The Soviet-era internal passport system, which required documentary proof of an individual's place of residence for that person to receive housing, was simplified theoretically in October 1993 to allow an individual to take residence in any area without proof of registration in that location. However, local authorities have ignored this change, especially in cities such as Moscow that are chief targets of migration. In continuing the Soviet registration system, local authorities can restrict housing, education, and social security benefits to migrants, whatever their origin. In the mid-1990s, strict, "temporary" local restrictions on initial admittance of migrants spread rapidly to most of the oblast capitals, often with conditions in clear violation of the human rights provisions of the 1993 constitution, with the official backing of the FMS. Continued local limitations have had the effect of discouraging housing construction and employment, hence exacerbating the situation of nonresidents.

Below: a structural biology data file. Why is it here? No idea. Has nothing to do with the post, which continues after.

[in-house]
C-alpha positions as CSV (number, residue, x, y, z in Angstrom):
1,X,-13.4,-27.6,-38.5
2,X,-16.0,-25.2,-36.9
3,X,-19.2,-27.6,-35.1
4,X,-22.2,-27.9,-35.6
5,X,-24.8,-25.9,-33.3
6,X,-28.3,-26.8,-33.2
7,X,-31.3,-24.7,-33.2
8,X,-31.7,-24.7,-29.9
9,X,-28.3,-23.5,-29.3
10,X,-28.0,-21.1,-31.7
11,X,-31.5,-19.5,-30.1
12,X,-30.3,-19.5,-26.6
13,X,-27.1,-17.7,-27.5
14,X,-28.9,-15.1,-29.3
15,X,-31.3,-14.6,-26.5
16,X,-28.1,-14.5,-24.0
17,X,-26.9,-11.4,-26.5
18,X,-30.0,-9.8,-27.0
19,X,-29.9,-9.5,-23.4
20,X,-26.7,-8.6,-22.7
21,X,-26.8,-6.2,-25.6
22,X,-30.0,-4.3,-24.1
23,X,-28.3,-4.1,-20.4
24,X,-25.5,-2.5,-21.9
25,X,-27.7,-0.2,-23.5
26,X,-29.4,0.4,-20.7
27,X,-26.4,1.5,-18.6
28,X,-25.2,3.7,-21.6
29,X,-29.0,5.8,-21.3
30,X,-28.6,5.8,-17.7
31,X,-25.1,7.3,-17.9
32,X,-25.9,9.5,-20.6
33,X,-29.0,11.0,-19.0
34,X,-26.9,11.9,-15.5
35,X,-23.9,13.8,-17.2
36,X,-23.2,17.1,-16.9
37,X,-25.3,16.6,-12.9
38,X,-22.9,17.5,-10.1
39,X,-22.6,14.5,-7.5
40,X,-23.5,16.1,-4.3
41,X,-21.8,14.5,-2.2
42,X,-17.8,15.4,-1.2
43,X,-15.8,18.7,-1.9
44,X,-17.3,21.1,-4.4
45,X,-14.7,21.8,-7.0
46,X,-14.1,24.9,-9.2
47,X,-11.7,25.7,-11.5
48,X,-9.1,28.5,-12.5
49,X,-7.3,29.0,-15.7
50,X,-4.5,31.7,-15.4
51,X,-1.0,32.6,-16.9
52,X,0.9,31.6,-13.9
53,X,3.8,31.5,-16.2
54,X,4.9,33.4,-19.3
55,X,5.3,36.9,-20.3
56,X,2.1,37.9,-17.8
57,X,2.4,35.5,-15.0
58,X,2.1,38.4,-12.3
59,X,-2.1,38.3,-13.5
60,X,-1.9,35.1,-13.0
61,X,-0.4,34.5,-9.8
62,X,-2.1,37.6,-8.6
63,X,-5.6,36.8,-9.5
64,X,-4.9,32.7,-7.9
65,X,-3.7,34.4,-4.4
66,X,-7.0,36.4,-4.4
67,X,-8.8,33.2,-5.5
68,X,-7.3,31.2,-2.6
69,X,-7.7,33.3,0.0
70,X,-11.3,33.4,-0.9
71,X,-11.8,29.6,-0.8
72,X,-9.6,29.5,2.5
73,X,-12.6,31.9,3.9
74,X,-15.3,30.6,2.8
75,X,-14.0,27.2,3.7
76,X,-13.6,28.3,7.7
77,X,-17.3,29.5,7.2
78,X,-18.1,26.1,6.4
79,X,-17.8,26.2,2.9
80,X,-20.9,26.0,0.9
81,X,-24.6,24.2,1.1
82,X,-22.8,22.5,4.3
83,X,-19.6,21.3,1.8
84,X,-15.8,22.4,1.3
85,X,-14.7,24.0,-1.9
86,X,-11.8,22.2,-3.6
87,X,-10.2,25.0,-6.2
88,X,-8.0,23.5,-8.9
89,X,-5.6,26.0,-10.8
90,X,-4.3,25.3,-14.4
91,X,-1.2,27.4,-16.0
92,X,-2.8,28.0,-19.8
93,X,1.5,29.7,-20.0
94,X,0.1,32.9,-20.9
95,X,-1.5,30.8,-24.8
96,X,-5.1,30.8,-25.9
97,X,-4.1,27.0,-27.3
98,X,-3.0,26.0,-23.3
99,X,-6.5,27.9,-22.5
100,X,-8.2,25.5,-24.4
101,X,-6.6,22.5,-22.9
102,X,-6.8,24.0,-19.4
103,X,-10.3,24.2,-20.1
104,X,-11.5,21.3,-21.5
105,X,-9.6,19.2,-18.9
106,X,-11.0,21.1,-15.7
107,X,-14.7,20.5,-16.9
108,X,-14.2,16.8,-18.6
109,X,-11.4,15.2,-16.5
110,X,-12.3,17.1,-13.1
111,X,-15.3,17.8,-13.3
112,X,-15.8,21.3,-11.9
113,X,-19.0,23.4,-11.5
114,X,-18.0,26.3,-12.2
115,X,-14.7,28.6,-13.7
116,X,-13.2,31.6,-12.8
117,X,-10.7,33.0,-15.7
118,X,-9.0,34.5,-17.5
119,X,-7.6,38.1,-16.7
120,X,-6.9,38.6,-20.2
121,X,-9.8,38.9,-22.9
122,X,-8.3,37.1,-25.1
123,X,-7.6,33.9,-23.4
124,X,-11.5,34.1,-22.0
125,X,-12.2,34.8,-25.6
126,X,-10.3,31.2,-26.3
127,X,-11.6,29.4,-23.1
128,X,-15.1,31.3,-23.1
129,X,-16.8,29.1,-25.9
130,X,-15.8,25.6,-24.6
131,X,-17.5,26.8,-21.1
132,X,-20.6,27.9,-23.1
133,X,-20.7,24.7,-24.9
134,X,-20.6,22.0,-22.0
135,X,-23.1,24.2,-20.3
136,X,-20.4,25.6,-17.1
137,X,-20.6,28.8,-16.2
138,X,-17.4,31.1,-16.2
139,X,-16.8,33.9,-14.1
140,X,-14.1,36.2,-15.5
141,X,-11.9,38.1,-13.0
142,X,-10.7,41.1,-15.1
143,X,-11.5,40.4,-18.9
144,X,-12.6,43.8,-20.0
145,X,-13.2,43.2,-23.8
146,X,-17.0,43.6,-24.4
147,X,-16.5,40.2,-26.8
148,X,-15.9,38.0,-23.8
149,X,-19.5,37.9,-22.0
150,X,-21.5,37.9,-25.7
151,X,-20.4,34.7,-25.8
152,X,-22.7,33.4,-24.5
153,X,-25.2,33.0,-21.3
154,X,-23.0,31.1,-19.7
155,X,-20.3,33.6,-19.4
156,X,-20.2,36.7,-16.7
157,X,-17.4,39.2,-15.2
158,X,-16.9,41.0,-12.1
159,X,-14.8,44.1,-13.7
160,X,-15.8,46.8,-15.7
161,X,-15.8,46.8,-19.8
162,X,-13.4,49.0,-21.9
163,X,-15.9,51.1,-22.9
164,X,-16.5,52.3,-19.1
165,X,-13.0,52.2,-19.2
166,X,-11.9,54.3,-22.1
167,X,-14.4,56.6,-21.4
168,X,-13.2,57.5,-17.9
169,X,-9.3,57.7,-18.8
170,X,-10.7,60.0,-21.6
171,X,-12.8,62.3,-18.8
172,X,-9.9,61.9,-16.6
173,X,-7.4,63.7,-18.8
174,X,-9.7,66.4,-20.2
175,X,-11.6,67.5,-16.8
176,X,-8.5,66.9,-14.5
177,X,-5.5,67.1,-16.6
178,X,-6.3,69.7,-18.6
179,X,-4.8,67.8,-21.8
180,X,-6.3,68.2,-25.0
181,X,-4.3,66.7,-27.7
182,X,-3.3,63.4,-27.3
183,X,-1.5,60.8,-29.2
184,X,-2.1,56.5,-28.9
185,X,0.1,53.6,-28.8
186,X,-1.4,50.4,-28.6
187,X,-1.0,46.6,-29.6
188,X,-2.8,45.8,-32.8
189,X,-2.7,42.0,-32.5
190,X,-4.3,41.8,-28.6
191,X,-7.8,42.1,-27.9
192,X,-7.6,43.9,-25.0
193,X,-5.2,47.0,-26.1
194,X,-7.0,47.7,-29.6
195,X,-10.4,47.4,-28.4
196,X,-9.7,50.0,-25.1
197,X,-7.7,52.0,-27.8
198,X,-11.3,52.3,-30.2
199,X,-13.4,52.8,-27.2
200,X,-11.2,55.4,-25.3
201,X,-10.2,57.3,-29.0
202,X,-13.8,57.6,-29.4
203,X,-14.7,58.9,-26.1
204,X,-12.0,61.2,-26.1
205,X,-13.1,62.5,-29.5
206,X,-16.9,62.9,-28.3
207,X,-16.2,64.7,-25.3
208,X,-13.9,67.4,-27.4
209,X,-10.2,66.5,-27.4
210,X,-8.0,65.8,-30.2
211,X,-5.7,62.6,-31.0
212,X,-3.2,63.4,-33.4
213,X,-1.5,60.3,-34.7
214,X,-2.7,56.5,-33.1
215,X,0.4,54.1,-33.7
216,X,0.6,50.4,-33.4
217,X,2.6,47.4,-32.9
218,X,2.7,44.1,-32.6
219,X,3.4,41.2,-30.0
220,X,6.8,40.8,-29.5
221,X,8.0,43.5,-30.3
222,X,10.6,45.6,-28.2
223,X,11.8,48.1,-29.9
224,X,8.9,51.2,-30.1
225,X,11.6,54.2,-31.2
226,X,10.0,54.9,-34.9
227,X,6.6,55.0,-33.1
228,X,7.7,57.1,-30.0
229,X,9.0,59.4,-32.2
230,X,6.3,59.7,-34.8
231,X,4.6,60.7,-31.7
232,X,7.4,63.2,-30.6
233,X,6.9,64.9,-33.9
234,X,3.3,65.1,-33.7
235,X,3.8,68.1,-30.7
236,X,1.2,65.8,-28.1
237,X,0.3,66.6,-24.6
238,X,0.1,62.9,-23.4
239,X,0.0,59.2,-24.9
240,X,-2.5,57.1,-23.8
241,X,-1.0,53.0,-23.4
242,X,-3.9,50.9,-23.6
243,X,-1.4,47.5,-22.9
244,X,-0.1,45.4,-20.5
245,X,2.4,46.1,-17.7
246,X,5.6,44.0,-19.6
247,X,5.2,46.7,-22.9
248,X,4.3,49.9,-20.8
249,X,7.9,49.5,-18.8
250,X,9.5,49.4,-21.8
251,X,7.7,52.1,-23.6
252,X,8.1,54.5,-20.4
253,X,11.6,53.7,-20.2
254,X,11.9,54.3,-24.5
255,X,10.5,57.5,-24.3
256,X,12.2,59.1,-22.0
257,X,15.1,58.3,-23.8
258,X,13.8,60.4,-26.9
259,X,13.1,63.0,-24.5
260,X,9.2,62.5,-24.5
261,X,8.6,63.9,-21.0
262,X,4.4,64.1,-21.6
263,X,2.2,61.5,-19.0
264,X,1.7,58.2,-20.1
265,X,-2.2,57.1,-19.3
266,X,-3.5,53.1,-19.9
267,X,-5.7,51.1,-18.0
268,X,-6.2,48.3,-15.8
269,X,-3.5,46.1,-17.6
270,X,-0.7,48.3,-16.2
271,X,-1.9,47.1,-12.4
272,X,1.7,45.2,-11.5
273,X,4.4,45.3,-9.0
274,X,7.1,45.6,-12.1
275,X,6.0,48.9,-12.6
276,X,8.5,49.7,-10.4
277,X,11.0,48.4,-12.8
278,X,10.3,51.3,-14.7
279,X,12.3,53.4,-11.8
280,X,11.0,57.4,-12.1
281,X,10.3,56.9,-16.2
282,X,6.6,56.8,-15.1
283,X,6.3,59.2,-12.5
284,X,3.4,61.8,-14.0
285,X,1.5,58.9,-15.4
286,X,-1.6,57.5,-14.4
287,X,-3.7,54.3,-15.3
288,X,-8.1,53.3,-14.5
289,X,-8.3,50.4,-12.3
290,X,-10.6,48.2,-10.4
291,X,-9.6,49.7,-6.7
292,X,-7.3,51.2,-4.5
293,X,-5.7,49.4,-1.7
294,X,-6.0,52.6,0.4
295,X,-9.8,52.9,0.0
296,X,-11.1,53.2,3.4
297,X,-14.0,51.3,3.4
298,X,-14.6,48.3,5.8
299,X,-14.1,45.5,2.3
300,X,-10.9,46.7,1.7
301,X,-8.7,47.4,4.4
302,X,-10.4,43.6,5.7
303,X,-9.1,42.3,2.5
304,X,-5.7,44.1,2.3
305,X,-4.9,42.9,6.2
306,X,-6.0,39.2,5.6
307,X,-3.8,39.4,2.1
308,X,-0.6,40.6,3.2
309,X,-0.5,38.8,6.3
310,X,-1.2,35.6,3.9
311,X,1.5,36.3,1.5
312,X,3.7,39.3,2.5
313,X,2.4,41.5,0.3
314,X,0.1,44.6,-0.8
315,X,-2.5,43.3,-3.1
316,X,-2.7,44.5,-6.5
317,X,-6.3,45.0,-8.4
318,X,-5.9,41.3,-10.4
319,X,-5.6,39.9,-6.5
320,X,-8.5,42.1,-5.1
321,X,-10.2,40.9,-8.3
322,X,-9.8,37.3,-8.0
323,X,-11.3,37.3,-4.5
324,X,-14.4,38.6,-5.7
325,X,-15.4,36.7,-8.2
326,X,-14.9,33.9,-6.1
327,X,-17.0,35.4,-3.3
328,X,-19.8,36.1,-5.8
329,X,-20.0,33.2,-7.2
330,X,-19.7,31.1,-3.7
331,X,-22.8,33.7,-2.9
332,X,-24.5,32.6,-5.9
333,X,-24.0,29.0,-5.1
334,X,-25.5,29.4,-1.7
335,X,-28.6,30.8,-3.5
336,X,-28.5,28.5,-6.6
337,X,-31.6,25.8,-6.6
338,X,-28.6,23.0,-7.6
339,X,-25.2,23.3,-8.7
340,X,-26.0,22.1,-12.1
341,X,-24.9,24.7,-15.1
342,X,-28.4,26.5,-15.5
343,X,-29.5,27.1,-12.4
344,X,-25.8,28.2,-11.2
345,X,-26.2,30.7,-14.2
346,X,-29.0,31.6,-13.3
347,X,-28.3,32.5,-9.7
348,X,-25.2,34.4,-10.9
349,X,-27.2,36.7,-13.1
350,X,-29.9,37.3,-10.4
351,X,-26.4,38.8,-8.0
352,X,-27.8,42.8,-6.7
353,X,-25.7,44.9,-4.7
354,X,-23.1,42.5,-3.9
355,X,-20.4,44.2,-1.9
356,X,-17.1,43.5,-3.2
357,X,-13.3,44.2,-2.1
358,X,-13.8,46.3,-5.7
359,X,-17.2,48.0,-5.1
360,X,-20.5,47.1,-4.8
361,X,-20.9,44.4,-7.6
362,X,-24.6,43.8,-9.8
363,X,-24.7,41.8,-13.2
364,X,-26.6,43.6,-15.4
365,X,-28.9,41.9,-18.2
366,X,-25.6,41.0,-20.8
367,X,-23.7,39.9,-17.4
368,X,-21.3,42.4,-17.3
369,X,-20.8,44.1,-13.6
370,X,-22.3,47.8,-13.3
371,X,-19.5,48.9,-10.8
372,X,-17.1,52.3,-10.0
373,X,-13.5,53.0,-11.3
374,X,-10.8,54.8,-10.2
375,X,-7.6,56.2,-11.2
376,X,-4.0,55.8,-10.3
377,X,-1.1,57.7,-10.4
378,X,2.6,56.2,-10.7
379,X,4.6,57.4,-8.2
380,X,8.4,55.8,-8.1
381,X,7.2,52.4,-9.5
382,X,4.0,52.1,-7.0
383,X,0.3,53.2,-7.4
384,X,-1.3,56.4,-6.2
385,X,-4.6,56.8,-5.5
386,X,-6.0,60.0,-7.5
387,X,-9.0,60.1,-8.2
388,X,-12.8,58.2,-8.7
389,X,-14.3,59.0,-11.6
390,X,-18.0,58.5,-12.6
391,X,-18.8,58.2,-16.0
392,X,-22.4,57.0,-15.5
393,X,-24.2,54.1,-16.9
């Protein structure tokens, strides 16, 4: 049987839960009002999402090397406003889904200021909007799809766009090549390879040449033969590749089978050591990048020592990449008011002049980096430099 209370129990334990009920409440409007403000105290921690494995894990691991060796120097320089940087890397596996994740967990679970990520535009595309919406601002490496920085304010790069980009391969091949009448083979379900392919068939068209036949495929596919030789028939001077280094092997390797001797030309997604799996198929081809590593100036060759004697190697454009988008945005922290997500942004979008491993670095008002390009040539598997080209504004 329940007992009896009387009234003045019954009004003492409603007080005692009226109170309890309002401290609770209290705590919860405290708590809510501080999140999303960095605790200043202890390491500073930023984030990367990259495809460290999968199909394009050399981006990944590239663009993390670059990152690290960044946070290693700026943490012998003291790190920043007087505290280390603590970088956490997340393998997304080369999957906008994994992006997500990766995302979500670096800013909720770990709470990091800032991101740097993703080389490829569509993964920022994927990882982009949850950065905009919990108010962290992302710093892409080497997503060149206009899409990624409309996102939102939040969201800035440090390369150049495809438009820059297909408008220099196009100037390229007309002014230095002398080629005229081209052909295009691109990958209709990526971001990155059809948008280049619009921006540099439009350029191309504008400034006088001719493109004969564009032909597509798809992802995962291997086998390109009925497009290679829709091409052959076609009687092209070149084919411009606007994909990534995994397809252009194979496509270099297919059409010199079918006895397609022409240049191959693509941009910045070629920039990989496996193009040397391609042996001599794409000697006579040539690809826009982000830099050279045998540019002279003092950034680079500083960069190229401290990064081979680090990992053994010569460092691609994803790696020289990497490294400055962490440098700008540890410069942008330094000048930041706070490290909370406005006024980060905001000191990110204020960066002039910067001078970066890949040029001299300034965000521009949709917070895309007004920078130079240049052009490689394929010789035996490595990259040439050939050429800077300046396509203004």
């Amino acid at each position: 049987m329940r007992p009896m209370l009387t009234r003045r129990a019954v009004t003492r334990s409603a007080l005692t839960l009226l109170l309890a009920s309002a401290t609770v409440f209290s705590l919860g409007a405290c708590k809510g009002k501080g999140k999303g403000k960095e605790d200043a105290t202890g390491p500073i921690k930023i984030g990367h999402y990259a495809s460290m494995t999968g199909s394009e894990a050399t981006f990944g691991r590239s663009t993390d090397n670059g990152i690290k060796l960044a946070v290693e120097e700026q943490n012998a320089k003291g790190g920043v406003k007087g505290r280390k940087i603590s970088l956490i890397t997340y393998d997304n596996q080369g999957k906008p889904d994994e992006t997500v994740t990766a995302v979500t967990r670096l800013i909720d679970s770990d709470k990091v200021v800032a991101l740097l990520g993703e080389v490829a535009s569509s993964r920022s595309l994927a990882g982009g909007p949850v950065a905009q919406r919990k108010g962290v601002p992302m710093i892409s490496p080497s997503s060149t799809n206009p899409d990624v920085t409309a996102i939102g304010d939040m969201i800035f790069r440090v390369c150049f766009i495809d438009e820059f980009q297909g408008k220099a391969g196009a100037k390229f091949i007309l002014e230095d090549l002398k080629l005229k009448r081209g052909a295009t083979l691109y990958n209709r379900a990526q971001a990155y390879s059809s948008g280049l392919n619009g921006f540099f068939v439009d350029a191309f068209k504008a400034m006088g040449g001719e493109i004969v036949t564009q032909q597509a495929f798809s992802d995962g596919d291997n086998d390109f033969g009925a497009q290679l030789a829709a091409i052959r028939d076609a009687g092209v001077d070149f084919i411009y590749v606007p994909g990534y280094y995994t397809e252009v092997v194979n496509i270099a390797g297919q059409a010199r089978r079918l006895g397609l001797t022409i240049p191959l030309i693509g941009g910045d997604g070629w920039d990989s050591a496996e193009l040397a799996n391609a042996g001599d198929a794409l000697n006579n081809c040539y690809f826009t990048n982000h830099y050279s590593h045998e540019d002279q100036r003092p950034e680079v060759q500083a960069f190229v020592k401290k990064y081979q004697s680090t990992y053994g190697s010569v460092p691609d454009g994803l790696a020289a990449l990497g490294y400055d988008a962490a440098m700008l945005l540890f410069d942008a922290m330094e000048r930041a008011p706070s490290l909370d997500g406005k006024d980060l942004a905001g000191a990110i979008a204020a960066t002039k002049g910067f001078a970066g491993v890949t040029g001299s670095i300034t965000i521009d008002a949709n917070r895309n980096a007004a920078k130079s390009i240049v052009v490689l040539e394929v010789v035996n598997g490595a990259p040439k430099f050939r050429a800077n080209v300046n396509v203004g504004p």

Such a discrimination policy has not stemmed the tide of migration into Russia's cities from other CIS states or from within the federation. Because the Soviet system usually allowed migrants to eventually register, find work, and settle at their destination, continuation of that system also has continued the expectations and the demographic movement that it promoted. As a result, the number of homeless people in Russia's cities has increased dramatically (see Social Welfare, ch. 5).
The increased numbers of Russians arriving from other CIS nations create both logistical and political problems. As in the case of non-Russian refugees, statistical estimates of intra-CIS migration vary widely, partly because Russia has not differentiated that category clearly from the refugee category and partly because actual numbers are assumed to be much higher than official registrations indicate. Many newly arrived Russians (like non-Russians) simply settle with friends or relatives without official registration.